A state inmate seeking relief from a state conviction pursuant to 28 U.S.C. Sec. 2254 is statutorily required to exhaust state remedies before presenting a claim to the federal courts.3 Although there is no similarly explicit exhaustion requirement stated in 28 U.S.C. Sec. 2255, we agree with the district court that it would create an unfortunate conflict between the two statutes if a federal inmate could attack a prior state conviction without first presenting the challenge to the state courts.
The requirement that a habeas petitioner exhaust available state remedies flows from the essential nature of our federal system wherein both federal and state courts are "equally bound to guard and protect rights secured by the Constitution." Ex parte Royall, 117 U.S. 241, 245, 6 S.Ct. 734, 736, 29 L.Ed. 868 (1886). To "minimize friction," Duckworth v. Serrano, 454 U.S. 1, 3, 102 S.Ct. 18, 19, 70 L.Ed.2d 1 (1981), in the operation of this dual system, comity demands that state courts "already cognizant of the litigation" be given the first opportunity to review errors asserted with regard to criminal convictions obtained in their jurisdictions. Rose v. Lundy, 455 U.S. 509, 518-19, 102 S.Ct. 1198, 1203, 71 L.Ed.2d 379 (1982).
A challenge to the validity of a state conviction implicitly questions in at least some part the integrity of the state's judicial process. It is the state's particular interest in preserving the dignity and public respect attendant to its system of criminal justice that justifies an exhaustion of remedies requirement. Clearly, therefore, it is the challenge itself and not the vehicle by which it is brought that implicates the interests of a state in a federal habeas petition. Although an exhaustion requirement has not been specifically codified in Sec. 2255, there is no logical reason for treating a collateral attack on a state conviction brought under that provision differently from one arising under Sec. 2254.4
In Brown v. United States, supra, we held that exhaustion of state remedies was required before a Sec. 2255 petitioner could challenge the use of prior state convictions as sentencing factors.5 We concluded that allowing a Sec. 2255 petitioner to use a collateral attack on a federal conviction and sentence as a vehicle for a collateral attack on a state conviction and sentence without prior exhaustion would "make a nullity of Section 2254(b)." Brown, 483 F.2d at 121.
We did acknowledge in Brown that exhaustion would not be required if the habeas petitioner challenged a conviction obtained under a recidivist statute. We reject, however, appellant's contention that this narrow exception to the general rule has any application in the instant appeal.
In a prosecution brought pursuant to a recidivist statute, the existence of a constitutionally valid prior conviction is an essential jurisdictional element of the offense which the government must prove beyond a reasonable doubt. Judicial economy demands, therefore, that the validity of prior convictions be fully assessed at the criminal trial rather than through separate state proceedings. The imposition of a belated exhaustion requirement upon a habeas petitioner challenging a recidivist conviction would constitute an empty procedure that could not contribute to the goal of comity.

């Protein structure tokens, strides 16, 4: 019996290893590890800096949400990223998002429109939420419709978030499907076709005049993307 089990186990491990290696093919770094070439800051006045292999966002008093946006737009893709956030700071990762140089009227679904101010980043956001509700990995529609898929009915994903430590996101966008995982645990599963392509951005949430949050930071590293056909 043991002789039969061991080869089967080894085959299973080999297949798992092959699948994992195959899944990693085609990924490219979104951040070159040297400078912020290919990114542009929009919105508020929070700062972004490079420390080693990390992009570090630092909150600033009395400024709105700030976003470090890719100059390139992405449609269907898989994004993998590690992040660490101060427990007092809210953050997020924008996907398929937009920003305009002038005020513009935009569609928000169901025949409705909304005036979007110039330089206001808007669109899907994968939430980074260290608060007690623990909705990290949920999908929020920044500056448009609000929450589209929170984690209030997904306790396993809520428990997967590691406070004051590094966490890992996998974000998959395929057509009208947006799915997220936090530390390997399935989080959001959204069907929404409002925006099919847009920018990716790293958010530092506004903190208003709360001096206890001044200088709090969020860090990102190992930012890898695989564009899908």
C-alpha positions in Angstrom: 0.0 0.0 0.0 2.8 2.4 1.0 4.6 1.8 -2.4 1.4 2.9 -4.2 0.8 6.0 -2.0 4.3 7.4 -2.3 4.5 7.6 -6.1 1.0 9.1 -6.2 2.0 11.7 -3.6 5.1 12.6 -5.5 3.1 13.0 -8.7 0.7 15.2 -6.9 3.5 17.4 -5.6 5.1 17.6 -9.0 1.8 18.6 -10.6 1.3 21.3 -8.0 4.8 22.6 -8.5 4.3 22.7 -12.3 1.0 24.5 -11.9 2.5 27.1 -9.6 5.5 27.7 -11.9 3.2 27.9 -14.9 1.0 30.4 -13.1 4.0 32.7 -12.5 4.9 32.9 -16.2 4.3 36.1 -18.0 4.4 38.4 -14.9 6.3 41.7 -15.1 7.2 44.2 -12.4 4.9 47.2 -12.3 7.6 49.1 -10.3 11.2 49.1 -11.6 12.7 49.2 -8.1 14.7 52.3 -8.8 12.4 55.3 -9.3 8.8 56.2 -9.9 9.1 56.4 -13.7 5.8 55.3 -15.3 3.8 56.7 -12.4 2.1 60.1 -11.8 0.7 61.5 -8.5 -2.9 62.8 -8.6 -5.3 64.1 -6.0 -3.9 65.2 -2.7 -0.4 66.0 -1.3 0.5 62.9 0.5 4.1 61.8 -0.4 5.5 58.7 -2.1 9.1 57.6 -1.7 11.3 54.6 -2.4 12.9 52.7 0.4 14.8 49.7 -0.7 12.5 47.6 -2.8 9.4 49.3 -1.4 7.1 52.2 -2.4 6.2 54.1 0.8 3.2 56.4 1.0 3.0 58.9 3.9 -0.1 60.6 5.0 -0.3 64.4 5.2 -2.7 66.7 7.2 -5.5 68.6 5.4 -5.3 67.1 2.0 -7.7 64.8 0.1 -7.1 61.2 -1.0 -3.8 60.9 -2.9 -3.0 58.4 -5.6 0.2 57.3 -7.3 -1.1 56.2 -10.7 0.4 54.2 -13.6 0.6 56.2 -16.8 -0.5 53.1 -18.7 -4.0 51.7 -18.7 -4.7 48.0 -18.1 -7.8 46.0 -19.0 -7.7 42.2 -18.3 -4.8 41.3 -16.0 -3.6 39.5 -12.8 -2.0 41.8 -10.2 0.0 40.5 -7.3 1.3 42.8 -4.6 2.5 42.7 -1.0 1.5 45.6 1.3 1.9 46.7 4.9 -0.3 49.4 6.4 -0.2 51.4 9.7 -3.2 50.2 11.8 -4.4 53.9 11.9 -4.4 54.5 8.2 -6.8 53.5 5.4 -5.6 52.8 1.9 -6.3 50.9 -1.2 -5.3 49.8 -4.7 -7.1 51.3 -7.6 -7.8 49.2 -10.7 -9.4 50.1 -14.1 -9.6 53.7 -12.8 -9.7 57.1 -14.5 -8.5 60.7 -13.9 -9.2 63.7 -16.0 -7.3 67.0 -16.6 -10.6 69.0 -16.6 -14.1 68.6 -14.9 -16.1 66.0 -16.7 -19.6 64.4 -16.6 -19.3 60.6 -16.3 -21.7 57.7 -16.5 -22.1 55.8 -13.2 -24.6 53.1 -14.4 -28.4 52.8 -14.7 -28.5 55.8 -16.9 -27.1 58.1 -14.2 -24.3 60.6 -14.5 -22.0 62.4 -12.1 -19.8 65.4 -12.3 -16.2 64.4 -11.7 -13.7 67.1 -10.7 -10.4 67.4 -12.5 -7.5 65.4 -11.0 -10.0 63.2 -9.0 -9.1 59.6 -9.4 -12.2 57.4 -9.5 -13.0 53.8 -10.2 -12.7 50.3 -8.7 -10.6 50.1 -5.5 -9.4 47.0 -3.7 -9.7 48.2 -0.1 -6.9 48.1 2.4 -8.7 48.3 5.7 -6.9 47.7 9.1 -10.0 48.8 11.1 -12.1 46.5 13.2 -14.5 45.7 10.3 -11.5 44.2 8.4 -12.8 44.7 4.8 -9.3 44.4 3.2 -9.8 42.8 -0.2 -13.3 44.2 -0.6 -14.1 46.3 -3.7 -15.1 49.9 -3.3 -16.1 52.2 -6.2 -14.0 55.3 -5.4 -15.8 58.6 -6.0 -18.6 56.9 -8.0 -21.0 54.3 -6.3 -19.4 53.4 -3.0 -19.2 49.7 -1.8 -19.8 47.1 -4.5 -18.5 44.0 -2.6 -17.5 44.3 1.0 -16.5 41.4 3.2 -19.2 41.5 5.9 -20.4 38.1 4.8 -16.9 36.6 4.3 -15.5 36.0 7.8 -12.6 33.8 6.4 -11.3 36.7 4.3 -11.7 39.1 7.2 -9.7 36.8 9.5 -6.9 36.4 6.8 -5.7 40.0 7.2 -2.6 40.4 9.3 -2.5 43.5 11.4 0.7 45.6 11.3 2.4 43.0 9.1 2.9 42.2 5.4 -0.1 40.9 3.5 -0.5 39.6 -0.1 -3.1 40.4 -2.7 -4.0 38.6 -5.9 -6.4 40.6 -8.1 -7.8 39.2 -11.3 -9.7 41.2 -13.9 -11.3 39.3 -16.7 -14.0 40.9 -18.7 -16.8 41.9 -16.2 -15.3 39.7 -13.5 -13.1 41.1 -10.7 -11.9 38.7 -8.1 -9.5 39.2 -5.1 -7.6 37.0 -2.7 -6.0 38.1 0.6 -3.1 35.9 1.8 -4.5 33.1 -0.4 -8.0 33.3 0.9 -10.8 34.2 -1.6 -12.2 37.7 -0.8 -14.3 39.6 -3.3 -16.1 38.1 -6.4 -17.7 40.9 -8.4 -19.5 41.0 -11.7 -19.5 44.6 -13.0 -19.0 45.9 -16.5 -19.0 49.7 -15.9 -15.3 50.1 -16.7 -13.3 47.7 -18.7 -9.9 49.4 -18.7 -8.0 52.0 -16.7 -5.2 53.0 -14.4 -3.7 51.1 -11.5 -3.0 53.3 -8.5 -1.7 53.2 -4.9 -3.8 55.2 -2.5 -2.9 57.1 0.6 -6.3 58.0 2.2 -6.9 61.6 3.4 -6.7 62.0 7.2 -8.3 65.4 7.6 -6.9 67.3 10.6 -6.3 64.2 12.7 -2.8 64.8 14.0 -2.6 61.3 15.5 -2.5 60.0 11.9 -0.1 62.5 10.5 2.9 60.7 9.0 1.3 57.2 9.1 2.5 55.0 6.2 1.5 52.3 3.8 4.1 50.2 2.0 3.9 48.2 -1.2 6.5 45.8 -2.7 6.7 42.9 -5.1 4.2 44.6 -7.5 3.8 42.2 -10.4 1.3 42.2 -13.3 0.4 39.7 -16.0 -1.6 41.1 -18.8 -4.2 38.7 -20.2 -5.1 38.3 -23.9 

As we stated in Brown, however, the situation is "quite different in a case ... where the constitutional validity of the prior state convictions did not represent an essential element in the proof of the petitioner's crime." Brown, 483 F.2d at 122. In such circumstances, the government's essential power to convict a defendant and to impose punishment is not linked to proof of valid prior convictions. Furthermore, the reduced burdens of proof which the government must meet in order to apply prior convictions as sentencing factors does not generally require more than a showing of facial validity.6 The government is not compelled to disregard comity and the state retains its substantial interest in conducting the initial assessment of alleged errors in its criminal justice system. We conclude, therefore, that our decision in Brown rather than creating an exception which would support appellant's contention, thoroughly supports the imposition of an exhaustion requirement with regard to his habeas petition.
We likewise find appellant's reliance on United States v. Scarborough utterly misplaced. In Scarborough, we interpreted that portion of the DSO statute which precluded the use for sentence enhancement of convictions "shown on direct or collateral review or at the hearing to be invalid." 18 U.S.C. Sec. 3575(e) (emphasis added). We held that the explicit language of the statute entitled a DSO offender to raise objections to the underlying validity of prior state convictions at the DSO hearing even though the allegations had not been previously considered by the state courts.